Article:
Tag: radios

CB and 2-Way Radios – Why the Technology of the 50’s Is Still Relevant Today

If the world goes down a dark and bleak spiral, the people of the future are going to ask: “What’s a radio?” But not if we have anything to say about it. With the rise and domination of Smartphones and streaming media, radio is becoming less and less relevant to the people of today. Or so it seems.

You see, 2-Way and CB radios are still relevant to the average person as much as it might not seem like it is. Why? Well a radio can communicate with another person from a distance.

But so can a Smartphone…

You can contact emergency services in case of an emergency.

But so can a Smartphone!

You can quickly find out information about storms and other hazardous weather.

There’s an app for that!

This is all true. But let me ask you this, how long does the battery last on your cell phone? How many times have you dropped a call or found yourself in an area where your data doesn’t work? How many times have you had to ask “Can you hear me now,” because of the static in the poor connection? Ahhh…. Starting to make some more sense now?

Here’s the deal, cell phone companies don’t like to put towers up in places like mountains, or the middle of nowhere or in the middle of the ocean because it would cost more money to them than its worth (and possibly because they want to inconvenience us). If you’re someone who likes to hike, climb, boat or explore abandoned places, it’s a very good possibility that your phone isn’t going to work very well in those places and doing those things.  Do you want to rely on your cell phone if you get your arm caught in a rock like the guy from 127 Hours? Didn’t think so.

If only I had a 2-way radiooooo!!!!!!

Radios are designed to be used in that kind of environment, your phone isn’t. Not to mention, if you’re biking and hiking, or on a boat, do you really want to risk dropping and breaking your phone or losing it in the water? A radio is like an insurance policy for your cell phone; small investment, big payoff.

A cell phone might be good for a 3 hour tour... But not for 3 year long TV series

Plus, you get some cool features like the one touch NOAA broadcast. With the push of one button you get access to the emergency weather station and can find out if you need get your skipper back to shore because a storm. If only Gilligan and his crew had one…

And, the Cobra CXR925 has a Rewind-Say-Again feature that will record the last 20 seconds of a transmission so you can play it back. Never miss an important detail again.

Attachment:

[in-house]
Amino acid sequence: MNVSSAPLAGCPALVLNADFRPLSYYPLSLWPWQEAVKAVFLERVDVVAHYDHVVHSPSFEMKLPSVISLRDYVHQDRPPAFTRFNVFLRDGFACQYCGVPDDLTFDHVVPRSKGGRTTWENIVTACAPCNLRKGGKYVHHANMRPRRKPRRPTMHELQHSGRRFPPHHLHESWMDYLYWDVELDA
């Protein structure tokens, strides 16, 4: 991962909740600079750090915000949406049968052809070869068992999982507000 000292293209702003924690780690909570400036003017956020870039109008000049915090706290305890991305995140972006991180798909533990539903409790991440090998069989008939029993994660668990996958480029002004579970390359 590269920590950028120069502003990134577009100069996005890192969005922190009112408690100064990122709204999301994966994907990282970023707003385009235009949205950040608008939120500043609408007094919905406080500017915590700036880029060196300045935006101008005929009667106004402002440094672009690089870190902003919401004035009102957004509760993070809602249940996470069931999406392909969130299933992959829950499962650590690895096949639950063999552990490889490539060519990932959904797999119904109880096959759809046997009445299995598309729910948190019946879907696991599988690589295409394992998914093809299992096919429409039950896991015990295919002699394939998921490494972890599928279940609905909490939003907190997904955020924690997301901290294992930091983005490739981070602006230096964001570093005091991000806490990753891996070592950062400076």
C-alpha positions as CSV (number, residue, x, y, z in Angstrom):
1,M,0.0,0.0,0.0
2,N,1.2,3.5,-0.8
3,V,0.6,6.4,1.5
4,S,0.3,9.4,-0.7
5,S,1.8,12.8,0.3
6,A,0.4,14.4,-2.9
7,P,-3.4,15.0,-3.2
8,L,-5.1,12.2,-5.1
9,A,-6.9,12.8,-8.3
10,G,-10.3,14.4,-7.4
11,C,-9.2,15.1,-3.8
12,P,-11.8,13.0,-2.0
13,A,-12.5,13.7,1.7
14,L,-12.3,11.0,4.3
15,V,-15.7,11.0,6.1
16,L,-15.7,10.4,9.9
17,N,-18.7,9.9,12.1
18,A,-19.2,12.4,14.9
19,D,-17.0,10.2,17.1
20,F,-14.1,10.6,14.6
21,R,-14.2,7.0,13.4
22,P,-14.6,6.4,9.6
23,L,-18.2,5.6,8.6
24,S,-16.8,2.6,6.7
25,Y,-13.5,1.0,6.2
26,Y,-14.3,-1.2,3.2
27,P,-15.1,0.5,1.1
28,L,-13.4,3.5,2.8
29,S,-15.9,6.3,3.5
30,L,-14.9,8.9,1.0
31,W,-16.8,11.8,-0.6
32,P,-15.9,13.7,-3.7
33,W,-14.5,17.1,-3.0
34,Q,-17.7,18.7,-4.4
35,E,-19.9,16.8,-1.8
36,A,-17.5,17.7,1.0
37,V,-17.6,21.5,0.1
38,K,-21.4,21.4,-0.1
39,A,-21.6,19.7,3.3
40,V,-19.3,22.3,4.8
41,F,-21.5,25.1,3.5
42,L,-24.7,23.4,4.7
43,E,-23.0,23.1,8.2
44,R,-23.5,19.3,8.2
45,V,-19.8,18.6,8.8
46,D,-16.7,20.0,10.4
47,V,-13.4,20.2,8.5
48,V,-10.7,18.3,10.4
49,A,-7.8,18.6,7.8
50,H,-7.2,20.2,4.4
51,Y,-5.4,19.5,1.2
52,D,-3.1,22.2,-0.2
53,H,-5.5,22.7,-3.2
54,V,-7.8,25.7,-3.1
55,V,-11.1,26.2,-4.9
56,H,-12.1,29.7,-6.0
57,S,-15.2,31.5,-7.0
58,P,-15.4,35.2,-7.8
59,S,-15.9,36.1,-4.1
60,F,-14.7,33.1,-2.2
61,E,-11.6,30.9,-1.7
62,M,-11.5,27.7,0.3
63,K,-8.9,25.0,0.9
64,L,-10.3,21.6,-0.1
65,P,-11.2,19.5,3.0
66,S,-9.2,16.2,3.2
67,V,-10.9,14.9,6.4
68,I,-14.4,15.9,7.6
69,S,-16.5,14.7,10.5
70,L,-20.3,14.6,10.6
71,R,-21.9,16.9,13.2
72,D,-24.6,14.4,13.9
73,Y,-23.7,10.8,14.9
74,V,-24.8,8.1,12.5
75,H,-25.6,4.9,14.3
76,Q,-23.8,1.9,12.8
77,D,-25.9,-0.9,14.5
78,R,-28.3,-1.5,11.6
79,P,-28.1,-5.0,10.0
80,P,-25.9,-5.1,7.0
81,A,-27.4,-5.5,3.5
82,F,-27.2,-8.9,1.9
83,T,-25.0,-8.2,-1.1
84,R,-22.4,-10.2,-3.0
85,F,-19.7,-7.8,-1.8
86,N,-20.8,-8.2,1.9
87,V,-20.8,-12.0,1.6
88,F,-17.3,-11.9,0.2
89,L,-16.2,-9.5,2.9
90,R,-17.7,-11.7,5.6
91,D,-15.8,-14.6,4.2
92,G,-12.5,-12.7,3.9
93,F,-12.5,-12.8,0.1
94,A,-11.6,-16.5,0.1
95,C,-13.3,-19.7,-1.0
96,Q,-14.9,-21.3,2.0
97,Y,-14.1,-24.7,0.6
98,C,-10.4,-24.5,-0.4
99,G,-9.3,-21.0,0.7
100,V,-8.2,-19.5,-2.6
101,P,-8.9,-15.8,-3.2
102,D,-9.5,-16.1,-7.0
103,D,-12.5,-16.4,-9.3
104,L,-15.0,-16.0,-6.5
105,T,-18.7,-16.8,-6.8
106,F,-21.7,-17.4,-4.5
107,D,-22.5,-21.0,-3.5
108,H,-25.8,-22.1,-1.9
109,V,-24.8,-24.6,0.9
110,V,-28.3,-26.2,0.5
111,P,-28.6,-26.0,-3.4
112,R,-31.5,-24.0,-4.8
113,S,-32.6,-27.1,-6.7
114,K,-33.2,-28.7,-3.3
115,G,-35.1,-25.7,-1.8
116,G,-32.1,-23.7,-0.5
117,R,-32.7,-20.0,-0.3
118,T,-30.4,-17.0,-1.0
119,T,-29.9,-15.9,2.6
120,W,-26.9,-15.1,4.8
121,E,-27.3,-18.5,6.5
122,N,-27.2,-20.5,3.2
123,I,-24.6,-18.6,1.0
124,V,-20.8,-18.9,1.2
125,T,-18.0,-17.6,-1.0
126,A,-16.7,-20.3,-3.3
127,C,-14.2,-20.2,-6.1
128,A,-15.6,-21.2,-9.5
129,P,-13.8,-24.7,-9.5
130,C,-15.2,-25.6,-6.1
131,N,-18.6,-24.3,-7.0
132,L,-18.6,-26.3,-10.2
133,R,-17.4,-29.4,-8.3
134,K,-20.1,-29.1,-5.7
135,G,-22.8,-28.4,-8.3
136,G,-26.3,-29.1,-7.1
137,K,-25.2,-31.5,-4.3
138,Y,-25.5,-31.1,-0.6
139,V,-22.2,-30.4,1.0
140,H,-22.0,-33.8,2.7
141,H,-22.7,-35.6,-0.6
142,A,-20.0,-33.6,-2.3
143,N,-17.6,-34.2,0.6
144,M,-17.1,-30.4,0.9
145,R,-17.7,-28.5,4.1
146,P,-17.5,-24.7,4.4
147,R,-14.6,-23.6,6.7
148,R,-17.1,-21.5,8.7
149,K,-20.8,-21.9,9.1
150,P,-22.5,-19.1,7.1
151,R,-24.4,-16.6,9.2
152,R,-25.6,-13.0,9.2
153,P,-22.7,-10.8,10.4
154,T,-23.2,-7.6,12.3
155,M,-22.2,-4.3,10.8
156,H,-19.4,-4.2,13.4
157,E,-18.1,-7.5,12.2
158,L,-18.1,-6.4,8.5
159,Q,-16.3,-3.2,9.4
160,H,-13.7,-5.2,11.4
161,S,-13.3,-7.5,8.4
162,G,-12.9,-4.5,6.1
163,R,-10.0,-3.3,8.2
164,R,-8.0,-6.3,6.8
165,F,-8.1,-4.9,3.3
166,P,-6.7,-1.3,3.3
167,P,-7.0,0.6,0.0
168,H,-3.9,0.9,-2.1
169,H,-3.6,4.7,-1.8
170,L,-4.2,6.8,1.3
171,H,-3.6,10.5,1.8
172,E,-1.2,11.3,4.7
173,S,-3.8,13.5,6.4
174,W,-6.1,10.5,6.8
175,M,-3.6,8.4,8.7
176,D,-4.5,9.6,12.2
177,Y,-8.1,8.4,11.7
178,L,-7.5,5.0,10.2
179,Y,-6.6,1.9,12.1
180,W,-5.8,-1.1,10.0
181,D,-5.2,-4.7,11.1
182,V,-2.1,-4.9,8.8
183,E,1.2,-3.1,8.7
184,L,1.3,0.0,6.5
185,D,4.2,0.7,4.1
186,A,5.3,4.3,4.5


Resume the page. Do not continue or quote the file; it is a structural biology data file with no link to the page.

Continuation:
And think about this, if you’re tailgating, it’s lame to have to call someone in the car ahead of you, wait for them to answer and then try to hear them over your Hands Free kit because you shouldn’t be talking on the phone while driving, and then have a conversation. Just press a button on your radio and start talking. Simple. And have you tried making a phone call at an amusement park with all the screaming kids and roller coaster noises in the background? It’s something out of a nightmare. A radio is meant for noisy environments so you know you’ll hear the other person.

So, still think they’re irrelevant? If so then you let me know how it goes trying to dial the nearest coast guard or ranger station when you get stranded in the ocean or on top of a mountain. An ounce of prevention is worth a pound of cure so why take a chance that you don’t have to take? Be prepared all the time, every time with a 2-way radio.

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CEA-2006 Compliant – Amplifiers

By Gideon V. – Sonic Electronix Editor

Have you ever read the line that says “CEA-2006 compliant” on an amplifier’s features and thought to yourself, “I wonder what that means..”? CEA-2006 compliant is not just an advertising claim. If an amplifier is CEA-2006 compliant, that means that this amp has been tested by the Consumer Electronics Association to verify its ratings. By meeting the CEA 2006 standards, you can trust that the amplifier’s ratings are accurate. CEA 2006 tests the two most important amplifier ratings (and the two ratings that are the most likely to be fabricated): RMS Power (how loud it plays) and Signal-to-Noise ratio (how clearly it sounds). Both car amplifiers and car stereos undergo CEA 2006 testing in order to verify their external amp power rating. The CEA logo will appear on the boxes of products that meet the standards.

Are manufacturers required to submit their products to the CEA-2006 testing? Unfortunately, the answer is no. CEA-2006 testing is voluntary, so not all manufacturers send their products in for testing. Some manufacturers may overstate an amplifier’s power ratings to make it seem more powerful, and as a result, appear more valuable. This is why CEA-2006 testing is so important. In order to avoid buying amps with inflated power numbers, you should only believe the ratings of CEA tested products.

In order to make the testing uniform, CEA uses a standard that measures an amplifier’s RMS power and signal-to-noise ratio. This allows consumers to compare amplifiers across the industry. The consistency of the testing guarantees that all car amplifiers are measured equally, and most importantly, that they have accurate ratings. The CEA logo is officially licensed by the Consumer Electronics Association to guarantee that the product ratings comply with the CEA 2006 standard. Besides a CEA logo, CEA tested products mention CEA compliancy in the manual and on the manufacturer website. Avoid false marketing schemes and buy CEA tested products.

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